Cataract...when to get it removed?
After your cloudy lens is emulsified and removed, a transparent and thinner artificial lens will be implanted in place of the removed natural cloudy lens.
Is it true that I should wait until cataract becomes ripe or cloudy before surgery?
This concept is no longer true. It takes quite some time for cataract to appear cloudy or ripe. In the meantime, the cataract increasingly hampers our vision day by day. Continuous advancement in cataract surgery technology enables the ophthalmologist to easier care for this eye problem. Even at the early stages of cataract, surgery can be easily performed. The cataract surgery has become a quick day care procedure and provides fast vision recovery. There are fewer postoperative restrictions than in the old days; you can even resume using your eye sight in just a few hours postoperatively after returning home.
After cataract removal, what’s next?
After your cloudy lens is emulsified and removed, a transparent and thinner artificial lens will be implanted in place of the removed natural cloudy lens. You will be able to see things better with brighter vision.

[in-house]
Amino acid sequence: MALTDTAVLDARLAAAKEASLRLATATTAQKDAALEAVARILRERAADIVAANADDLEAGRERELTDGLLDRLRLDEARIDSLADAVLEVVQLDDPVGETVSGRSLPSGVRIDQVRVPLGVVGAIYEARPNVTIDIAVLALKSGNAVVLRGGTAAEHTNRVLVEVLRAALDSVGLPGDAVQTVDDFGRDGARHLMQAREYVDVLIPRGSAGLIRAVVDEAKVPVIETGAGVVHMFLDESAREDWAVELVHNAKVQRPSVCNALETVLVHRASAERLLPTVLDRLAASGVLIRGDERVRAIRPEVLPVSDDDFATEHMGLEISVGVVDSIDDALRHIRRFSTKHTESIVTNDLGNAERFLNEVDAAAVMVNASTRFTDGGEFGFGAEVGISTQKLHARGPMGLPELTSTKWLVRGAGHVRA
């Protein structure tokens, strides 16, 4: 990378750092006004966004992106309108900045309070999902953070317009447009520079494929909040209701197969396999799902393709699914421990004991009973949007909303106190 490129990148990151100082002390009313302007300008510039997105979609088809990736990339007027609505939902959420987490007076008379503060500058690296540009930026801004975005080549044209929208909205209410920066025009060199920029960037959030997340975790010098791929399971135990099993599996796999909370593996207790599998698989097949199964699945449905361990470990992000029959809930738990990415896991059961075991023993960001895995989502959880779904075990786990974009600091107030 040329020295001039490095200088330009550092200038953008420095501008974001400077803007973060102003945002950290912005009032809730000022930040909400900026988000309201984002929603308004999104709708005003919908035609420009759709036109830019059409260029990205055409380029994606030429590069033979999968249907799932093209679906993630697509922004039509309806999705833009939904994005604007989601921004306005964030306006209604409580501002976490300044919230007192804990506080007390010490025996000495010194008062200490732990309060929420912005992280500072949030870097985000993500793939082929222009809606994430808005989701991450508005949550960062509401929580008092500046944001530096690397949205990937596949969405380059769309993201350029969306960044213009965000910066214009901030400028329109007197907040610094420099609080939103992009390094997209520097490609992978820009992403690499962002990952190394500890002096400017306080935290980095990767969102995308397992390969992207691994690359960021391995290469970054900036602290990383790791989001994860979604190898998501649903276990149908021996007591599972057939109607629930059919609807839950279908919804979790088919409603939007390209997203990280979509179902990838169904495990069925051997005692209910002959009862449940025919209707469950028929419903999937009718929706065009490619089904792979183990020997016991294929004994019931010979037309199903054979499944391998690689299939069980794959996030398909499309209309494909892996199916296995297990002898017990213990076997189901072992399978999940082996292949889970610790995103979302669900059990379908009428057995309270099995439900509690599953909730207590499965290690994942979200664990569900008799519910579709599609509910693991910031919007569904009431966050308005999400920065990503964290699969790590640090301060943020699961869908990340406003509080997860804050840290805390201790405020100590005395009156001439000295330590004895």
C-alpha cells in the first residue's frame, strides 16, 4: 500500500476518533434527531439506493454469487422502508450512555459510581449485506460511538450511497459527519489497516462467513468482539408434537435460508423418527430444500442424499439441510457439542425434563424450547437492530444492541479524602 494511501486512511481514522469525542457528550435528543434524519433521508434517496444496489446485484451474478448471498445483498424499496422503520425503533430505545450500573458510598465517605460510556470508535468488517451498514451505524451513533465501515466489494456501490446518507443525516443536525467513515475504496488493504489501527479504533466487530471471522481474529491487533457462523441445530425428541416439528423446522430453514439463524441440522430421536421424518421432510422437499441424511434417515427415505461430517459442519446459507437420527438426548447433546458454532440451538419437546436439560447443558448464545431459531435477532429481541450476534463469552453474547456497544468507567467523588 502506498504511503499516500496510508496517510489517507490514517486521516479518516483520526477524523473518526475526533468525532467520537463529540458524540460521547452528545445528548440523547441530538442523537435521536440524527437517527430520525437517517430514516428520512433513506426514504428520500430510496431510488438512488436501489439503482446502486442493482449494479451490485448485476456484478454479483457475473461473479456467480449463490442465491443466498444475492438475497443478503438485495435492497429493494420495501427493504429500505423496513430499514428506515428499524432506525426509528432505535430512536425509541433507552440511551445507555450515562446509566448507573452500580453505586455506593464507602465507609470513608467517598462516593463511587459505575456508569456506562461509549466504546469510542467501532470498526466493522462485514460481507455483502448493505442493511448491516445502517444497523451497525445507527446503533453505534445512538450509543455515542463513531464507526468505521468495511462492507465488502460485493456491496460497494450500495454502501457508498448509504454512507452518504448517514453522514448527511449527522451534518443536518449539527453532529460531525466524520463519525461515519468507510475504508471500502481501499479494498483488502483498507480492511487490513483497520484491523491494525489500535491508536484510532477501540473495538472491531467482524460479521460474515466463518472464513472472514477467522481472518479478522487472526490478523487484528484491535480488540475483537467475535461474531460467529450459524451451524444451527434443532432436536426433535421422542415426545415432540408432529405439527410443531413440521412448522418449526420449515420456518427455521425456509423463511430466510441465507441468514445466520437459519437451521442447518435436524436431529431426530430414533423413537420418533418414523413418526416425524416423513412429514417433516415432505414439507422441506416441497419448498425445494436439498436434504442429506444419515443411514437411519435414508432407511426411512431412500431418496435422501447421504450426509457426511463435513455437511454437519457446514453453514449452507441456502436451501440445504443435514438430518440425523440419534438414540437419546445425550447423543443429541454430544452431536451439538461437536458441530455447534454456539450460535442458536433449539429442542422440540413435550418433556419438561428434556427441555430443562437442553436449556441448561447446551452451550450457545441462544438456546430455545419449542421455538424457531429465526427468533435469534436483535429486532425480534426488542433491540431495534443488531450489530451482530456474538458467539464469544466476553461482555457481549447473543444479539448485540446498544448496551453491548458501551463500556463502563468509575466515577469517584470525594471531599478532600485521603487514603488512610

Does one artificial lens fit all, or not?
No, it does not. Thanks to present-day technology, there are many types of intraocular lens (IOL) from which you can select to best suit your individual visual need or lifestyle. The implanted IOL will be a part of your eye for good. However, certain eye problems may limit your options of this artificial lens because the technology of the IOL design is still unable to replicate all aspects of natural human eye. Before the implant, a thorough eye examination will be performed with various eye instruments to evaluate your eye structure, baseline eye condition and to detect whether you have eye disorders which may influence the cataract surgery visual results, particularly in patients who had LASIK or refractive corneal surgery in the past. The ophthalmologist will have a discussion with you as to which type of intraocular lens is most appropriate for your vision utilization pattern. The power of the IOL to be implanted will then be attentively calculated for the most appropriate post-operative visual need.
If I do not feel at ease with early stage cataract surgery, would it be better to wait until the cataract fully mature?
Waiting for cataract to mature or ripen to the point that the lens is cloudy white can lead to other ocular complications and increase operative difficulties. As a result, your vision may not get satisfactorily improved after the operation due to those preexisting complications. Taking all factors into account, it is better to do the cataract surgery before maturity set in.
Assoc. Prof. Dr Visanee Tantisevi